"But it's so early in the game we don't know how it's going to behave. But that doesn't appear to be the concern. There's no sense of them passing it on to people," said Michael San Filippo, spokesman for the American Veterinary Medical Association.
Associated Press Medical Writer Mike Stobbe in Atlanta contributed to this report.

The Benniest
November 5th, 2009, 01:40 AM
A while back I had the swine flu. It sucked.. a lot. I feel great now (thank God), but it took about a week and a half to fully get over it. I'm just feel very blessed that it didn't get any worse than it did.. :)

Ugh, and wonderful.. now the pets in my city are being infected by this crap. :(

November 5th, 2009, 08:09 AM
Exterminate all cats!


Hmmmmm. Bacon

Note the chart.


November 5th, 2009, 08:57 AM
I guess this is just a bad year. All those people saying they would only do something when pigs fly.......

November 5th, 2009, 09:53 AM
Info has recently surfaced on this one.

That the gov't has created an outrage with the country because it is now allowing big corporations such as banks and financial institutions to obtain H1N1 vaccine shots for their top-brass administration employees instead of allowing hish-risk people like infants, small and older children and the elderly to be given the vaccine.

Earlier last month, it was the prisoners in Boston's county jails who were being allowed to obtain the shots. Now these big corporations are getting first dibs because the blatenttly backwards-ass gov't is playing games with the ones who seriously need this vaccine?!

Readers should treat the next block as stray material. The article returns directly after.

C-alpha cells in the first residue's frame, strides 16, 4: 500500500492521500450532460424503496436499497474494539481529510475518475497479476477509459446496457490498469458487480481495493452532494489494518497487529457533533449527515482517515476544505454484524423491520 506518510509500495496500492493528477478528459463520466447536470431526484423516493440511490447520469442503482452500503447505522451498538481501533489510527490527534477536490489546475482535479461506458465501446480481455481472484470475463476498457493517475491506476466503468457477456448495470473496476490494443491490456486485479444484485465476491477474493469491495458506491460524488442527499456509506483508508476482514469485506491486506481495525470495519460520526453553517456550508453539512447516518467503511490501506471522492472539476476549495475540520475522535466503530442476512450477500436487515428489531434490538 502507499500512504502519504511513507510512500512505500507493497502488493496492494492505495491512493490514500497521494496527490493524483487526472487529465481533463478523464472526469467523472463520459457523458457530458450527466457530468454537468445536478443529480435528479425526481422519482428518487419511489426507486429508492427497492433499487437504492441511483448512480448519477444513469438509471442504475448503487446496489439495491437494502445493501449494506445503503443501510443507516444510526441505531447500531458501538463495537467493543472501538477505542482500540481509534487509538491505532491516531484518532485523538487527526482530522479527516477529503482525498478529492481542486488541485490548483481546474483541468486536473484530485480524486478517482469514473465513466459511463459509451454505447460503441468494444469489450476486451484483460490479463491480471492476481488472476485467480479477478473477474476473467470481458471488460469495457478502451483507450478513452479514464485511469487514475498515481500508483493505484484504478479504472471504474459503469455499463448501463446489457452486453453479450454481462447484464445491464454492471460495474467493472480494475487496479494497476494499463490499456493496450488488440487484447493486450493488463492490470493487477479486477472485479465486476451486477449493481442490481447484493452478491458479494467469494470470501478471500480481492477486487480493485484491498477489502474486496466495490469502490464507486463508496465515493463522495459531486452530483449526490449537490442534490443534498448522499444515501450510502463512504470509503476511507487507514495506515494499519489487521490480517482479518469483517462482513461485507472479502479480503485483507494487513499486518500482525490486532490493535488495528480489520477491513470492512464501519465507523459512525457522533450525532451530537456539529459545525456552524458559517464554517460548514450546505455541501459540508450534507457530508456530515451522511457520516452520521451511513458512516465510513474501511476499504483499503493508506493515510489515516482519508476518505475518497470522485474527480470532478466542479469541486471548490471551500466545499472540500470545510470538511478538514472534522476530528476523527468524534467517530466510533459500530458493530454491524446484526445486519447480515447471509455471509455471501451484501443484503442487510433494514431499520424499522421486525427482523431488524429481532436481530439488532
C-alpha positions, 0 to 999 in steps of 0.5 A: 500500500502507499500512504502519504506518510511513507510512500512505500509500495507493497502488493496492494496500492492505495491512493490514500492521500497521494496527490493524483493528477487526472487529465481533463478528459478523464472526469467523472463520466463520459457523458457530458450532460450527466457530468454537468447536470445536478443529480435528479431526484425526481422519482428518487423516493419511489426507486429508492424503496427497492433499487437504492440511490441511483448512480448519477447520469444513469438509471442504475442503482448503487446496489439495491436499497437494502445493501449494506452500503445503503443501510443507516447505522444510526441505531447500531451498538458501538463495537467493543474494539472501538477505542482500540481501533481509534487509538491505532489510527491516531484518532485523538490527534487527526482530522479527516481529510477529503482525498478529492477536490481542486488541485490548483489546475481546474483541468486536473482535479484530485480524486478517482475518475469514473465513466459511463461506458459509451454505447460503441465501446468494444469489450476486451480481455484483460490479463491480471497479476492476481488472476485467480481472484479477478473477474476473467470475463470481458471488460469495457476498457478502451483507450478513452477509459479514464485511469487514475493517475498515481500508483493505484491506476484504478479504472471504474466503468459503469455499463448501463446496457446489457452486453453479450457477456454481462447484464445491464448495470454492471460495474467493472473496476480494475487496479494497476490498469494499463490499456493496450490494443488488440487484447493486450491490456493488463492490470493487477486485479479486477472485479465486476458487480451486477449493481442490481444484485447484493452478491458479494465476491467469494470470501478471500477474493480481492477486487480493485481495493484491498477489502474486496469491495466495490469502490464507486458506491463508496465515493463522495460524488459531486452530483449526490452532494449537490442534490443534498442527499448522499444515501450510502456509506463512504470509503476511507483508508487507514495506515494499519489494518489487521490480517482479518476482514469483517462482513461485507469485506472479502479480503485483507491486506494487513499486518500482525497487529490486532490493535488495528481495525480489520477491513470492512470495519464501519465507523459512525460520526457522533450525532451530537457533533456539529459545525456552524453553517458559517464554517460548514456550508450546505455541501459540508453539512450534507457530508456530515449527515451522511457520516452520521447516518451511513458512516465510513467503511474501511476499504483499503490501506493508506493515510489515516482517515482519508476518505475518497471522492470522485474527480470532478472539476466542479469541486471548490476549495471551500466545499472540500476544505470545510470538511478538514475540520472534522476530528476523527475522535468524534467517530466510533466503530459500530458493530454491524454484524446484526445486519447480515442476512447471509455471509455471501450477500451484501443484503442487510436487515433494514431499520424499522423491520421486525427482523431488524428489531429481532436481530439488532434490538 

I don't get it. Since when do innocent and dying children and elderly people have to take a back seat to the gov't, who, for decades, has solidly stood behind them when it came to their health & well being?

Now, just as what has happened with the stimulus funds, these big co's who can very much afford to pay for their own medicine, have once again stepped over their boundry line and are in bed with the gov't to get stuff that should first be given to those who need it most! :mad:

November 6th, 2009, 07:44 AM
Now Wall Street wants in on the act, sparking even MORE outrage among communities and states.

This is now being called Flu Shots For Fat Cats!

Washington, DC is now beginning to put its foot down, saying that all remaing flu shot supplies are being sent to hospitals & clinics across the country, so that ailing infants, small & older children and the elderly can be administered their fair share of the shots. It's about damn time! :mad: